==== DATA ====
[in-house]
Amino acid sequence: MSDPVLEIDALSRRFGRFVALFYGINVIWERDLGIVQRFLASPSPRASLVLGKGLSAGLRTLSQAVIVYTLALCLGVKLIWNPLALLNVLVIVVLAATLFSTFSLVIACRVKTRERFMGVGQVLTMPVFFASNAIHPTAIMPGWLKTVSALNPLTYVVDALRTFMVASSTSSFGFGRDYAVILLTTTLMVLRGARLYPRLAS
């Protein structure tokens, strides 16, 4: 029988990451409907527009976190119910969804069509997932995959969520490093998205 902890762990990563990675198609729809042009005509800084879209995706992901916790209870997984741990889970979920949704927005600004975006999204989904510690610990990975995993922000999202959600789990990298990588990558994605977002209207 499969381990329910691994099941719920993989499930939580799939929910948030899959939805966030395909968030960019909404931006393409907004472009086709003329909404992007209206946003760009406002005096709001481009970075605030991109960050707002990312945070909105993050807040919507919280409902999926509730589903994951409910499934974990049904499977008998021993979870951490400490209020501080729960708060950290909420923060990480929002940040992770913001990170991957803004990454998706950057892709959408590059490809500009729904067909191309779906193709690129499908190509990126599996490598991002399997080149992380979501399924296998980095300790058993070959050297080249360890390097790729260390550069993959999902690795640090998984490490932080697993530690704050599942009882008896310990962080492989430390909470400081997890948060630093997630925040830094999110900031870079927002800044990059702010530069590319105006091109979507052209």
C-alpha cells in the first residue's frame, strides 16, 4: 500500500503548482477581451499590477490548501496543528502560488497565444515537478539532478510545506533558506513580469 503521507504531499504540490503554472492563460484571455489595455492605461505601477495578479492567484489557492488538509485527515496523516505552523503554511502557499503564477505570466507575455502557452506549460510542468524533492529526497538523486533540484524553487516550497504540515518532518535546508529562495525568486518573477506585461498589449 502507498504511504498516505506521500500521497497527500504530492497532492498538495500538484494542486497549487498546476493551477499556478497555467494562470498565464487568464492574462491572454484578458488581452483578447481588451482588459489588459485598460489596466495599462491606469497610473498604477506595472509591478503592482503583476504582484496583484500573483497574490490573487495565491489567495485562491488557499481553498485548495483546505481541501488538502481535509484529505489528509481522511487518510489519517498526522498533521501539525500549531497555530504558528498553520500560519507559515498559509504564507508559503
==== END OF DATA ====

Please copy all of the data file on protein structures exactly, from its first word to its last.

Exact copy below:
[in-house]
Amino acid sequence: MSDPVLEIDALSRRFGRFVALFYGINVIWERDLGIVQRFLASPSPRASLVLGKGLSAGLRTLSQAVIVYTLALCLGVKLIWNPLALLNVLVIVVLAATLFSTFSLVIACRVKTRERFMGVGQVLTMPVFFASNAIHPTAIMPGWLKTVSALNPLTYVVDALRTFMVASSTSSFGFGRDYAVILLTTTLMVLRGARLYPRLAS
């Protein structure tokens, strides 16, 4: 029988990451409907527009976190119910969804069509997932995959969520490093998205 902890762990990563990675198609729809042009005509800084879209995706992901916790209870997984741990889970979920949704927005600004975006999204989904510690610990990975995993922000999202959600789990990298990588990558994605977002209207 499969381990329910691994099941719920993989499930939580799939929910948030899959939805966030395909968030960019909404931006393409907004472009086709003329909404992007209206946003760009406002005096709001481009970075605030991109960050707002990312945070909105993050807040919507919280409902999926509730589903994951409910499934974990049904499977008998021993979870951490400490209020501080729960708060950290909420923060990480929002940040992770913001990170991957803004990454998706950057892709959408590059490809500009729904067909191309779906193709690129499908190509990126599996490598991002399997080149992380979501399924296998980095300790058993070959050297080249360890390097790729260390550069993959999902690795640090998984490490932080697993530690704050599942009882008896310990962080492989430390909470400081997890948060630093997630925040830094999110900031870079927002800044990059702010530069590319105006091109979507052209």
C-alpha cells in the first residue's frame, strides 16, 4: 500500500503548482477581451499590477490548501496543528502560488497565444515537478539532478510545506533558506513580469 503521507504531499504540490503554472492563460484571455489595455492605461505601477495578479492567484489557492488538509485527515496523516505552523503554511502557499503564477505570466507575455502557452506549460510542468524533492529526497538523486533540484524553487516550497504540515518532518535546508529562495525568486518573477506585461498589449 502507498504511504498516505506521500500521497497527500504530492497532492498538495500538484494542486497549487498546476493551477499556478497555467494562470498565464487568464492574462491572454484578458488581452483578447481588451482588459489588459485598460489596466495599462491606469497610473498604477506595472509591478503592482503583476504582484496583484500573483497574490490573487495565491489567495485562491488557499481553498485548495483546505481541501488538502481535509484529505489528509481522511487518510489519517498526522498533521501539525500549531497555530504558528498553520500560519507559515498559509504564507508559503